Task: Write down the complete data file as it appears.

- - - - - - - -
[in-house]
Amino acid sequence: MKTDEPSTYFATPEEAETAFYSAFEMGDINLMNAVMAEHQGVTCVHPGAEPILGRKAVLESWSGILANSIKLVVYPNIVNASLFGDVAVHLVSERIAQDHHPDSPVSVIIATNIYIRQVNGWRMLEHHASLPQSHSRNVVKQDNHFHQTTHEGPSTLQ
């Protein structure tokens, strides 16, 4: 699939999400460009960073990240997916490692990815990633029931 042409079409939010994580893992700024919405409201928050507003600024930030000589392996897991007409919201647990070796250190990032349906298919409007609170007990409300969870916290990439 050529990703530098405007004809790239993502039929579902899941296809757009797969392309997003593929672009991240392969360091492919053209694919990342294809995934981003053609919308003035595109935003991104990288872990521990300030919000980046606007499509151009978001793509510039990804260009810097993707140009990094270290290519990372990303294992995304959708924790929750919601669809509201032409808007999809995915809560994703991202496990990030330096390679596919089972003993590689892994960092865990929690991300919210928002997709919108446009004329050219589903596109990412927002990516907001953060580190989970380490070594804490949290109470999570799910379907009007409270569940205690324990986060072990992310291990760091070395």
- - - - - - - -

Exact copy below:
[in-house]
Amino acid sequence: MKTDEPSTYFATPEEAETAFYSAFEMGDINLMNAVMAEHQGVTCVHPGAEPILGRKAVLESWSGILANSIKLVVYPNIVNASLFGDVAVHLVSERIAQDHHPDSPVSVIIATNIYIRQVNGWRMLEHHASLPQSHSRNVVKQDNHFHQTTHEGPSTLQ
């Protein structure tokens, strides 16, 4: 699939999400460009960073990240997916490692990815990633029931 042409079409939010994580893992700024919405409201928050507003600024930030000589392996897991007409919201647990070796250190990032349906298919409007609170007990409300969870916290990439 050529990703530098405007004809790239993502039929579902899941296809757009797969392309997003593929672009991240392969360091492919053209694919990342294809995934981003053609919308003035595109935003991104990288872990521990300030919000980046606007499509151009978001793509510039990804260009810097993707140009990094270290290519990372990303294992995304959708924790929750919601669809509201032409808007999809995915809560994703991202496990990030330096390679596919089972003993590689892994960092865990929690991300919210928002997709919108446009004329050219589903596109990412927002990516907001953060580190989970380490070594804490949290109470999570799910379907009007409270569940205690324990986060072990992310291990760091070395």